Linear equations can be written in several forms. Each form has its pros and cons as to why we would want to express the equation in such a format. This is because certain information about the line and the linear relationship it represents can be easily identified just by looking at its equation. The first form is slopeintercept form.
The equation of a line written in slopeintercept form is:
We refer to this form as slopeintercept form, because the equation readily gives us information about the line's slope, and its yintercept. The variable represents slope, and the variable represents the ycoordinate of the yintercept (remember that the xcoordinate of a yintercept is always zero).
Here is an example of an equation written in slope intercept form:

Slope intercept form  

The line has a slope of 8  

The yintercept is at (0, 3)  
 

(0, 3) = (x, y)  

Multiply 8 by 0  

Add 0 to 3 
In the second part of the example above, we used the coordinate point (0, 3) which is our yintercept, to confirm that everything is correct. Since 3 = 3 is a true statement, we have correctly identified 8 as the slope, and (0, 3) as the location of the yintercept.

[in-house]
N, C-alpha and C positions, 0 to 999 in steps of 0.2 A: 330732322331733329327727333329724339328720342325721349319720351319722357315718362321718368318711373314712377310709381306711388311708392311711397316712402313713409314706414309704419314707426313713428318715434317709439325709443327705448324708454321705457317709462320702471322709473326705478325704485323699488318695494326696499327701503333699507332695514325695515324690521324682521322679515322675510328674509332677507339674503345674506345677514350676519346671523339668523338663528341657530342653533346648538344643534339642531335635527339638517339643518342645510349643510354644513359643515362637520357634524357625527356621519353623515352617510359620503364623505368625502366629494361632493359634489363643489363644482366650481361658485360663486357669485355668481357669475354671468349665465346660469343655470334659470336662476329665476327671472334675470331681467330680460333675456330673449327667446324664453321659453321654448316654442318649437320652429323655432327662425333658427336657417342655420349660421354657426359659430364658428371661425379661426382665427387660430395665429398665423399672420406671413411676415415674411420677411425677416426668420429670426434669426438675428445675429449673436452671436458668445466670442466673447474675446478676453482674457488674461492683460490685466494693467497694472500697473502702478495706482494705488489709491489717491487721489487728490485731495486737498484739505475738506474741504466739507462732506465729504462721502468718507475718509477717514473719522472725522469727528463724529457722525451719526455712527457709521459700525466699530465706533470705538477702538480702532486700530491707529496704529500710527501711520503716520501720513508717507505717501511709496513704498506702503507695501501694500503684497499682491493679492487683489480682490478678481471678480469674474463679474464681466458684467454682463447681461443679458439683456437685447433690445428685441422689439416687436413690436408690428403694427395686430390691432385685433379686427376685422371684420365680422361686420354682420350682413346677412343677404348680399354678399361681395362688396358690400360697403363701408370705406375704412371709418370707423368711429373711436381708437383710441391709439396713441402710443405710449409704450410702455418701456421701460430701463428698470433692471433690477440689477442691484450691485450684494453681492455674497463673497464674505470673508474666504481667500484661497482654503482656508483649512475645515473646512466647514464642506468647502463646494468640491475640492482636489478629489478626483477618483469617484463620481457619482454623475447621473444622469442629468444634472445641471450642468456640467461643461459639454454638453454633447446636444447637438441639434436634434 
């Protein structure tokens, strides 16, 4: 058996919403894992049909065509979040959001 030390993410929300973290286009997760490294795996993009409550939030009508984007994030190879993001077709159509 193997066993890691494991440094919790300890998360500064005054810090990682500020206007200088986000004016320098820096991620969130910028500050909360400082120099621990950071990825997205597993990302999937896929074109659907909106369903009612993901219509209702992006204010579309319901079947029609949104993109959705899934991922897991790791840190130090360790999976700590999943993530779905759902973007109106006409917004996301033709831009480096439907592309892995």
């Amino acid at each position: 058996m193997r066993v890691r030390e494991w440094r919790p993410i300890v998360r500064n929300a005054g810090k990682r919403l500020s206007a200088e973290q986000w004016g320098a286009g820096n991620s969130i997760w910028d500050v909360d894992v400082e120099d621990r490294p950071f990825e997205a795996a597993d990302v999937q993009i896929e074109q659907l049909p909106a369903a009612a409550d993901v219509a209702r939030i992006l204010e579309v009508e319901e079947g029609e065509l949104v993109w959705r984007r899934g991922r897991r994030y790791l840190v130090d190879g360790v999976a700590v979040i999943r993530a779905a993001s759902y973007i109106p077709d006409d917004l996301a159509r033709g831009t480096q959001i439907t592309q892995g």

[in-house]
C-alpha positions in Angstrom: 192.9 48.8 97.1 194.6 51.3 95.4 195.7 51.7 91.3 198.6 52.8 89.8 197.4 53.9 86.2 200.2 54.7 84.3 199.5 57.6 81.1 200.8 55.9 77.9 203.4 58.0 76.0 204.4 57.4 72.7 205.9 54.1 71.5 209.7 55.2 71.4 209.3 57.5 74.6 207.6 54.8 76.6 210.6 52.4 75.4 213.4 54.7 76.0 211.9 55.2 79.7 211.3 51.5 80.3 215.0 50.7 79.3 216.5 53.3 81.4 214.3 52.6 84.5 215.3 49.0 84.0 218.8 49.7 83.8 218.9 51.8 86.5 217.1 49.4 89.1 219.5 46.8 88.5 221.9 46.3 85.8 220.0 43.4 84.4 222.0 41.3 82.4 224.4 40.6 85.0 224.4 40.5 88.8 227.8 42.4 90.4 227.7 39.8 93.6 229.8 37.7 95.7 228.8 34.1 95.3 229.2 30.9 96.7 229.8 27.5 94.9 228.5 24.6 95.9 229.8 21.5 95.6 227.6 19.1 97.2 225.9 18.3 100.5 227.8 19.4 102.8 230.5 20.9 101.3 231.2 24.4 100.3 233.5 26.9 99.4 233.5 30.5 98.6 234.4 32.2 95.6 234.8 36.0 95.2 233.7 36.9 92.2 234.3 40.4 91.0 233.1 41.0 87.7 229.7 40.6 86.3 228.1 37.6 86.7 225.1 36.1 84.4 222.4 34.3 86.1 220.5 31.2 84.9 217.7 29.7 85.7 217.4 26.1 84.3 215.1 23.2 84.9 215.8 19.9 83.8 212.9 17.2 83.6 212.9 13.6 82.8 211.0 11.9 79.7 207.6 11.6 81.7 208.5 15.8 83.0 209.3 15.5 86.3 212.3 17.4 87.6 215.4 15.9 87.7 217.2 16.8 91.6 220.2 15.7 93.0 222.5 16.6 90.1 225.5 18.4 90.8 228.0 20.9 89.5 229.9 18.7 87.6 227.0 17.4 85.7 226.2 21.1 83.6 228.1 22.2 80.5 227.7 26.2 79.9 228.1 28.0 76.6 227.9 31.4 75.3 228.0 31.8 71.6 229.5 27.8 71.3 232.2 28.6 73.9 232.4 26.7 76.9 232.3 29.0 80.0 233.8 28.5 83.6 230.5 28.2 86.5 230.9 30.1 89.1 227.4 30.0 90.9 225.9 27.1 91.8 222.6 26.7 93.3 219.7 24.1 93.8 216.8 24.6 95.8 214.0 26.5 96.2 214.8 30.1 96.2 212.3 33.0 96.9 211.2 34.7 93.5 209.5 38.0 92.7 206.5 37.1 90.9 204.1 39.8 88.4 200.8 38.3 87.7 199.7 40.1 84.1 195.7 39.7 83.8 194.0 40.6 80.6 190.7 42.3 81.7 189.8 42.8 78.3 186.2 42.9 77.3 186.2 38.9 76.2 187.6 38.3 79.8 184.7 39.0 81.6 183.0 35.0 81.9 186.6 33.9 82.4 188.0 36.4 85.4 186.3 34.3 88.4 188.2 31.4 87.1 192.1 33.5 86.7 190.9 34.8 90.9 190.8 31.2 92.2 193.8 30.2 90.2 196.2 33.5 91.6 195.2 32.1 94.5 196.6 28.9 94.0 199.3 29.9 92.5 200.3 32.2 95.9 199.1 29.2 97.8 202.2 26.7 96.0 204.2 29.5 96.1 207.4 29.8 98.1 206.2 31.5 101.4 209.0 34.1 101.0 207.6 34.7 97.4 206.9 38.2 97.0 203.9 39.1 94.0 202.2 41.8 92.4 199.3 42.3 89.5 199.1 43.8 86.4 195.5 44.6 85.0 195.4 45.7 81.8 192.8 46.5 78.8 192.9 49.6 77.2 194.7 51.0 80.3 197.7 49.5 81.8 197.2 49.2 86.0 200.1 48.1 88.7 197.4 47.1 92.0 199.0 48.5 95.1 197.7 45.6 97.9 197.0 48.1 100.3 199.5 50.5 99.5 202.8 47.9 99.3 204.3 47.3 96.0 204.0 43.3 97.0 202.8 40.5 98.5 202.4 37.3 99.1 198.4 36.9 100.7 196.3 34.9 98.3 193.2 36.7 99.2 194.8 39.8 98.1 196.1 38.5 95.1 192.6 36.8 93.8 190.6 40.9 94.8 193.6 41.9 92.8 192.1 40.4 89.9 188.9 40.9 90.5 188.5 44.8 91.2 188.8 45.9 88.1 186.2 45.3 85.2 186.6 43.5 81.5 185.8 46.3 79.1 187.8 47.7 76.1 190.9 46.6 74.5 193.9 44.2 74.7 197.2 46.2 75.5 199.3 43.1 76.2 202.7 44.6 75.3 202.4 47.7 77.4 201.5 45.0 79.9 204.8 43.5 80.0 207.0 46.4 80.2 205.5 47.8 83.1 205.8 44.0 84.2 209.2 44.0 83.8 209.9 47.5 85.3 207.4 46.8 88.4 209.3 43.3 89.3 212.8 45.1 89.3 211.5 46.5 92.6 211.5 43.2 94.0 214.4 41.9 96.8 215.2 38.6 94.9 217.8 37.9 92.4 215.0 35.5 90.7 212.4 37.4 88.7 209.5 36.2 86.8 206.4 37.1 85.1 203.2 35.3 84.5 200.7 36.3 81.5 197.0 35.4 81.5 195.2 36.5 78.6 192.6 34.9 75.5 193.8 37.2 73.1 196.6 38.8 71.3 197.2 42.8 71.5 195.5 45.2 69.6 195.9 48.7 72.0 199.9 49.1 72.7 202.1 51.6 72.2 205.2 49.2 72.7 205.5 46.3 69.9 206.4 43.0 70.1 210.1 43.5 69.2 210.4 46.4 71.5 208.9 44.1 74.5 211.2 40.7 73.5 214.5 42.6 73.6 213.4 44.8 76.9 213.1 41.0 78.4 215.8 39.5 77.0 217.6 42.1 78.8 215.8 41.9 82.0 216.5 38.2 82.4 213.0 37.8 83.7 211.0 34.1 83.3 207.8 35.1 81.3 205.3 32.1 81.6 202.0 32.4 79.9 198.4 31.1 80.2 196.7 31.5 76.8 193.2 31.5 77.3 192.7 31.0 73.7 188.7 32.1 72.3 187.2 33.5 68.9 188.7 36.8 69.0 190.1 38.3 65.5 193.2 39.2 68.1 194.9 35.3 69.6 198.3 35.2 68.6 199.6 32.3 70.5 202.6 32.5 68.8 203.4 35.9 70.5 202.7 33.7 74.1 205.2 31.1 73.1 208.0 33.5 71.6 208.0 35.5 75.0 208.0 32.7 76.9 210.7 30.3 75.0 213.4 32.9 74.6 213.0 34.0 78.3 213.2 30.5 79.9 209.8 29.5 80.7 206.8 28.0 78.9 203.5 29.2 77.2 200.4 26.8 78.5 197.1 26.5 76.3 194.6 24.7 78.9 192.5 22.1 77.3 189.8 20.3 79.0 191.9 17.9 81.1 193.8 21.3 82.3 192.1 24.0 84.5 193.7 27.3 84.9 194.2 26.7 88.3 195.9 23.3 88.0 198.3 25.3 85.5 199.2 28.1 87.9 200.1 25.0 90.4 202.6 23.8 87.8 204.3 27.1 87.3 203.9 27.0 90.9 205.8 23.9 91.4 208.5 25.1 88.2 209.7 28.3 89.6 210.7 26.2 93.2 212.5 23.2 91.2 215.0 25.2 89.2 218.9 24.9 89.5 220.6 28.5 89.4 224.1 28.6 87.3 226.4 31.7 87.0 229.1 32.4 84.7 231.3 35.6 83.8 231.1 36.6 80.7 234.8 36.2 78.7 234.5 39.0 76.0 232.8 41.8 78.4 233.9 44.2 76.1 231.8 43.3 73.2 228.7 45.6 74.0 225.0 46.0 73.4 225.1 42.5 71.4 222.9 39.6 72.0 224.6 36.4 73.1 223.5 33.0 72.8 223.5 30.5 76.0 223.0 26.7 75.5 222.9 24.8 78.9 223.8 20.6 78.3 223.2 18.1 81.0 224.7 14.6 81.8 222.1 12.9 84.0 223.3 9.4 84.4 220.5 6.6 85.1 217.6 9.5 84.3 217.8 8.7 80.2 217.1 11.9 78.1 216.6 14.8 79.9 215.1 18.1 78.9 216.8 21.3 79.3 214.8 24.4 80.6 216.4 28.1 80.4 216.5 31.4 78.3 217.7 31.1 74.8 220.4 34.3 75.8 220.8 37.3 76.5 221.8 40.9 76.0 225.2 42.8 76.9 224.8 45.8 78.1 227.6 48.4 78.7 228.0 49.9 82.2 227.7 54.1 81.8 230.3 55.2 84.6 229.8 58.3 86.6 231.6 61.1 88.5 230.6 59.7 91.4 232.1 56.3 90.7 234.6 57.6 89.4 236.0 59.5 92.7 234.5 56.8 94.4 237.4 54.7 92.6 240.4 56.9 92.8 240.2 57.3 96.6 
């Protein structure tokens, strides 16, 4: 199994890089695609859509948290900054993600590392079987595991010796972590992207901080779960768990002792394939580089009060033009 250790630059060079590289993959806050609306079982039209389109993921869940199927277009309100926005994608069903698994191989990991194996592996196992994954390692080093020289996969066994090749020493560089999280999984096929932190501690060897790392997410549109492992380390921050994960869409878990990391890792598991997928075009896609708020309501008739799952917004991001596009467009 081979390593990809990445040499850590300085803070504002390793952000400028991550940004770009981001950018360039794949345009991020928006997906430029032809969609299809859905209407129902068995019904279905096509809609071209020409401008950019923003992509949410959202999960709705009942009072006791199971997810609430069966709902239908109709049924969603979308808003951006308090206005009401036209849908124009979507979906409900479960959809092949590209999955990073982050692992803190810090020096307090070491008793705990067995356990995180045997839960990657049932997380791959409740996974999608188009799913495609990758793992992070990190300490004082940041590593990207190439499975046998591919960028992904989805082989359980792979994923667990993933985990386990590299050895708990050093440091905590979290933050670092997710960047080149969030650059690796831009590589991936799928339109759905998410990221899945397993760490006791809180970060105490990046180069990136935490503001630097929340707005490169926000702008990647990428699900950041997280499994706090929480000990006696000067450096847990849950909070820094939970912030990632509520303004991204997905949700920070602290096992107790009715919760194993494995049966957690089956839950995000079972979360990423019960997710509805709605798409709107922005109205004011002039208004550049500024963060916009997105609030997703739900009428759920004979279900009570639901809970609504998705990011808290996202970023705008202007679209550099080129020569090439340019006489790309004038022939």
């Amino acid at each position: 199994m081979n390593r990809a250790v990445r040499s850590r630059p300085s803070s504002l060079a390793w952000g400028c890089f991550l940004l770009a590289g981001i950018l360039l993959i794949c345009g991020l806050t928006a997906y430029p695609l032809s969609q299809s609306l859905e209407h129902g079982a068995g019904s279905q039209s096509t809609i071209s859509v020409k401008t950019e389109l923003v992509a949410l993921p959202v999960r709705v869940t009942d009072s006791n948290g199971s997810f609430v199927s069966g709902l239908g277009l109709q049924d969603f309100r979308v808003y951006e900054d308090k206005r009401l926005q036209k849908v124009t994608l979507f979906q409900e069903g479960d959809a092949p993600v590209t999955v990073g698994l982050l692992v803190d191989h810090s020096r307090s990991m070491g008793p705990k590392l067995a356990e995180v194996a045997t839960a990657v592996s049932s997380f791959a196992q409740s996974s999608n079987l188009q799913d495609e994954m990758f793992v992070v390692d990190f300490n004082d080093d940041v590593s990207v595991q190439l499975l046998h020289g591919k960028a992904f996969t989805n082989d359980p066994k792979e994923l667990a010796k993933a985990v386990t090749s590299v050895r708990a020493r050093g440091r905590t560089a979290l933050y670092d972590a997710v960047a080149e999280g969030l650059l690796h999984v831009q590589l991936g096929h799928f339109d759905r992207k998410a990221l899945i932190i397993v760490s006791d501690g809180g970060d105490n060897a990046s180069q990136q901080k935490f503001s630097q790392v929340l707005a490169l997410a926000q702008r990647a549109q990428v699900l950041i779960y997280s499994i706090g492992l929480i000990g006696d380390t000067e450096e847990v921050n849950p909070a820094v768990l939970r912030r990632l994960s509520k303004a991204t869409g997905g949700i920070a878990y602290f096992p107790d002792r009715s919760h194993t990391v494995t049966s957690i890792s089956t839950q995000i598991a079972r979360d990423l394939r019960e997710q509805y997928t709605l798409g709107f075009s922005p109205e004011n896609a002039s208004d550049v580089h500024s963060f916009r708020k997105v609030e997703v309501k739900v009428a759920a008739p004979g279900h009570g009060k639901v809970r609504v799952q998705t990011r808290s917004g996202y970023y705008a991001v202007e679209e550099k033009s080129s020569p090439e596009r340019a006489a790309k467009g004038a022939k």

Linear equations can also come written in PointSlope form. PointSlope form, as the name suggests, provides information about the lines slope, and a point on the line. PointSlope form is as follows:
Once again, we can easily identify the line's slope by the variable m. Here, we also have and . These represent the xcoordinate and ycoordinate of a point on a line. Below is an example of a linear equation written in PointSlope form:
This tells us that the line has a slope of 3, and that the point (2, 7) is a point on the line.
A final form we will discuss today is called Standard Form. Unlike slopeintercept form, or pointslope form, we cannot readily identify the slope, yintercept, or point on a line simply by looking at the equation in standard form. However, the benefit of standard form is that any linear equation can be written in standard form, whereas not every line can be written in slopeintercept or pointslope forms. Think about a vertical line. It is an undefined slope. Both slopeintercept and pointslope forms rely on a defined slope to generate its equation. A vertical line, however, can be written in standard form, because a slope is not needed to write its equation.
Here is the standard form for a linear equation:
A couple of notes about general accepted rules for equations written in standard form: